Rhapsody in Blue—George Gershwin
George Gershwin was born September 26, 1898 in Brooklyn, New York. He was the son of an immigrant family and began his musical career as a song plugger on Tin Pan Alley. “When You Want ‘Em, You Can’t Get ‘Em” was Gershwin’s first published work. Shortly after it was published, he met a lyricist named Irving Ceaser. Together, they wrote a number of songs, including “Swanee”. The majority of Gershwin’s compositions are Broadway musicals, the first of which was “La, La Lucille”. George Gershwin teamed up with his brother Ira in 1924. Their partnership lasted for the rest of George’s life. Their first collaboration together was a musical comedy called “Lady Be Good”. Together, they wrote many popular musicals, including “Oh Kay!” and “Funny Face”.
While continuing to write musicals and pop tunes, George Gershwin sought to expand his style and leave his mark as a serious composer. It was out of this desire that the widely popular Rhapsody in Blue was written. The piece premiered when Gershwin was just twenty-five years old in New York’s Aeolian Hall as part of the concert, “An Experiment in Music”. After enjoying initial success, Gershwin continued working with classical music. His compositions include “Piano Concerto in F, Rhapsody No. 2″ and “An American in Paris”. In the early 1930’s, Gershwin wrote the Broadway musical “Of Thee I Sing”. It was a big hit and became the first comedy to win the Pulitzer Prize.
In 1937, George and his brother went to Hollywood and worked together on music for films, including “Shall We Dance” and “A Damsel in Distress”. George Gershwin planned to move back to New York and continue writing classical music, but he became ill and died of a brain tumor before his plans were accomplished.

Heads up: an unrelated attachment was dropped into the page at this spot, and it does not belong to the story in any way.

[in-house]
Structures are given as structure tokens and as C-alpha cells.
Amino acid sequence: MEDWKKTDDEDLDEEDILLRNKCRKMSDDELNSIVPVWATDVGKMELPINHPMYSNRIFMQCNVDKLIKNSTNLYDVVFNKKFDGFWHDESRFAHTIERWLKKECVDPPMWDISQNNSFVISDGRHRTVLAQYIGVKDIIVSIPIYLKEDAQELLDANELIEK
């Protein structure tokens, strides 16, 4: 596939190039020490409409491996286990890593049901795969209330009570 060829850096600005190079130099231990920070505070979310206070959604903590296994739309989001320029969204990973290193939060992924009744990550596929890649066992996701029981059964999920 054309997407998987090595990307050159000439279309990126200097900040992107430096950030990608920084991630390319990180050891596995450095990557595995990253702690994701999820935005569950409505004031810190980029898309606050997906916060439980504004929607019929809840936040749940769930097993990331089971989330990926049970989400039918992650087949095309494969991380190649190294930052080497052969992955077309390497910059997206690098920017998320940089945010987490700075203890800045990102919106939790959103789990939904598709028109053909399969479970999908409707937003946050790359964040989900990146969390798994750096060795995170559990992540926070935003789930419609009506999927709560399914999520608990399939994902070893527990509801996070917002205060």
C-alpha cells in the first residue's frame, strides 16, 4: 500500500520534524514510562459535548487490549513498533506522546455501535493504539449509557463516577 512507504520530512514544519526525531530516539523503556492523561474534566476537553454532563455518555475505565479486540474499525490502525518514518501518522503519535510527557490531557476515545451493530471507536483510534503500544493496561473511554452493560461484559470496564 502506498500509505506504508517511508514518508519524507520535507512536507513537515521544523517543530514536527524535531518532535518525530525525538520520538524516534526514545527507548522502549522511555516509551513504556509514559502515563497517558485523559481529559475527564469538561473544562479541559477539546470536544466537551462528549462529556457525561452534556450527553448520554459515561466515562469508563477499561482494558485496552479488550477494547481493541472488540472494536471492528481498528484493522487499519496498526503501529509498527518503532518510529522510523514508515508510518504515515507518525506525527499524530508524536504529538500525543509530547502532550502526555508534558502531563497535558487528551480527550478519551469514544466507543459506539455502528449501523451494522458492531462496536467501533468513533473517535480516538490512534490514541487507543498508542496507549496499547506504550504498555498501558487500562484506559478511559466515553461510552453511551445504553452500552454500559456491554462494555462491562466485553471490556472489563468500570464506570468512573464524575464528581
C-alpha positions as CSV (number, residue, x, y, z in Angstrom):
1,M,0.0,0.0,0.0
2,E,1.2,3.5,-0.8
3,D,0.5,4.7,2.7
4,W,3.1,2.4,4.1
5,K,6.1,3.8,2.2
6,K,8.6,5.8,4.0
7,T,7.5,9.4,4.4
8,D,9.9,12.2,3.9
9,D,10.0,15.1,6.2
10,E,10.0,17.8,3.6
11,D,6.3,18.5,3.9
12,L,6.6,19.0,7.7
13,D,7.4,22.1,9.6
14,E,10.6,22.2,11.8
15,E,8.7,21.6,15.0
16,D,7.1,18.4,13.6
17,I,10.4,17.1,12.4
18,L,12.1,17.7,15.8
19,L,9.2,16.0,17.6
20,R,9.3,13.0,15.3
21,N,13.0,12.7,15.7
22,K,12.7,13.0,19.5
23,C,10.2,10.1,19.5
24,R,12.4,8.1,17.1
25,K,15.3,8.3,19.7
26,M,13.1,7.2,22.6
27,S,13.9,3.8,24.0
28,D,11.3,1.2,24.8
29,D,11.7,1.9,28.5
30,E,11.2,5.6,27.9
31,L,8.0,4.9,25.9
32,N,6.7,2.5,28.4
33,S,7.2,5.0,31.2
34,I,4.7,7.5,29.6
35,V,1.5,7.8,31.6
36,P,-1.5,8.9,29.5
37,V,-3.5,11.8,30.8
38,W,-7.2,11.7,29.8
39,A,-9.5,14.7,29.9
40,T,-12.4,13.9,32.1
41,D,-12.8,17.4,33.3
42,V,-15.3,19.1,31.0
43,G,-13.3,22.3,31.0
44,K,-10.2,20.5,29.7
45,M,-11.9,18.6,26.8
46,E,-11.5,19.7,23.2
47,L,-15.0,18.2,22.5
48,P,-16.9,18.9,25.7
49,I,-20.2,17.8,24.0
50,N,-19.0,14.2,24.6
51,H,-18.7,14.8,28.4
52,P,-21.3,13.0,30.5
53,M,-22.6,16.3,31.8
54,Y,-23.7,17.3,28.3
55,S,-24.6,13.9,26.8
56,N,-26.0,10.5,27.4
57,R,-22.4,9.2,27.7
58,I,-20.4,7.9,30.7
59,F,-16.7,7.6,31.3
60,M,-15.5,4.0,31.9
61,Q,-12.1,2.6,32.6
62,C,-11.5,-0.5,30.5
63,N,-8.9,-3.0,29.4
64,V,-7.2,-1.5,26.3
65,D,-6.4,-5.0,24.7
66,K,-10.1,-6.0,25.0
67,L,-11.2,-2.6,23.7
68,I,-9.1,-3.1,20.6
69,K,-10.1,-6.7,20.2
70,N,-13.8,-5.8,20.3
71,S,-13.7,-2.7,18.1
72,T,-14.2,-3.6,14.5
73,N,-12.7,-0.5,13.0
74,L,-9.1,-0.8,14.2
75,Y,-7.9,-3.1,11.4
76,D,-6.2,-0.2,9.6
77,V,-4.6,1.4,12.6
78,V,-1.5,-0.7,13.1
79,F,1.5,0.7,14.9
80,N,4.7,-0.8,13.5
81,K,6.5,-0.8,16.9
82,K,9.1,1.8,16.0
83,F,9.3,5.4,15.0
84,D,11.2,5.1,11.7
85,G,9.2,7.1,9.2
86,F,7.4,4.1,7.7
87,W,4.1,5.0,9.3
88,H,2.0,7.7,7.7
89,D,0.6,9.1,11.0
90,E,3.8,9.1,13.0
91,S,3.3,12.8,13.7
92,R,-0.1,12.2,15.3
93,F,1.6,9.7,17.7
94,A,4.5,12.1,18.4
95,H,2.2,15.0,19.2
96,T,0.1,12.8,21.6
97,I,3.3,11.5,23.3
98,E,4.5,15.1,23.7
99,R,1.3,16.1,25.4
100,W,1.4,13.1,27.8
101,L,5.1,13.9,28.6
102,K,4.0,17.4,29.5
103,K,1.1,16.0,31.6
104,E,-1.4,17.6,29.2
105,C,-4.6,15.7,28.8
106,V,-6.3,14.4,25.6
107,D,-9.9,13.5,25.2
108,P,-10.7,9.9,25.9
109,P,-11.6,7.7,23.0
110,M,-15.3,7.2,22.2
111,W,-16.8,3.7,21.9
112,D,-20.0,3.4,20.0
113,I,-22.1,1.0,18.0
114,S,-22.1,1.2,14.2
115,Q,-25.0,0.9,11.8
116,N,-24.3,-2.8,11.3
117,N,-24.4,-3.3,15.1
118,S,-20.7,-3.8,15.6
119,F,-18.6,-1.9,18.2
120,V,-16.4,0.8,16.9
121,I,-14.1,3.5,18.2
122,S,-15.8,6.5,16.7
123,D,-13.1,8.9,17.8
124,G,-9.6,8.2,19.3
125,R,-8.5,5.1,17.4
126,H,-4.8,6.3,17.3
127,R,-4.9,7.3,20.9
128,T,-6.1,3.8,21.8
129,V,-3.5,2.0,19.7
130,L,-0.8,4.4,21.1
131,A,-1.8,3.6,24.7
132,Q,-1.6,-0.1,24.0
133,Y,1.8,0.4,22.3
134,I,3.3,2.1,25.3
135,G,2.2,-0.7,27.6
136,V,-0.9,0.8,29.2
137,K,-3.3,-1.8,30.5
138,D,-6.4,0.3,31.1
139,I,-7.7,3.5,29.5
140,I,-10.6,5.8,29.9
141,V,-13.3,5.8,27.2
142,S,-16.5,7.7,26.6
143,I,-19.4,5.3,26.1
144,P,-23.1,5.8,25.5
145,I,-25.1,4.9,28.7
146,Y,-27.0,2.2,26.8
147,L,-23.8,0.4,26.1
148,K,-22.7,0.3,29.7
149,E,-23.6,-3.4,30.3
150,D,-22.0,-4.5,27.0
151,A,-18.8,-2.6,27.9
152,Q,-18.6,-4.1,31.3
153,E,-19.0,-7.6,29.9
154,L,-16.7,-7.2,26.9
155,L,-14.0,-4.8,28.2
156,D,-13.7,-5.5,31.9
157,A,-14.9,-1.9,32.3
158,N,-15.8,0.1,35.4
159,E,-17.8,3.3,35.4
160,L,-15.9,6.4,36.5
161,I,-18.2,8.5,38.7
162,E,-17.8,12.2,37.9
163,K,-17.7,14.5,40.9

Rhapsody in Blue was composed by George Gershwin in 1924 for solo piano and jazz orchestra. It was premiered in Aeolian Hall in New York with George Gershwin playing the piano. The piece combines classical and jazz elements. Rhapsody in Blue was commissioned by Paul Whiteman specifically for an experimental concert. Gershwin accepted the commission just five weeks before the scheduled premiere. He passed it on to the arranger days before the concert. Nevertheless, Rhapsody in Blue was completed when the premiere evening arrived. Gershwin found inspiration for Rhapsody in Blue on a train ride to Boston. The piece wasn’t, and then all of a sudden it was. He could hear the structure of the piece start to finish, by listening to the sounds of the train. Building on that, Gershwin finished the piece in the few weeks left before the premiere.
Rhapsody in Blue was met by a mixture of reviews. The critics were harsh toward to piece, noting mindless repetition and a lack of depth and expression. Leonard Bernstein, who admittedly enjoyed Rhapsody in Blue, refused to acknowledge it as a true composition due to the cut and paste nature of the melodies. The public’s response was an entirely different story. It became extremely popular. Recordings and performances were both in high demand. Rhapsody in Blue remains a popular piece for conductors, performers, and audiences around the world.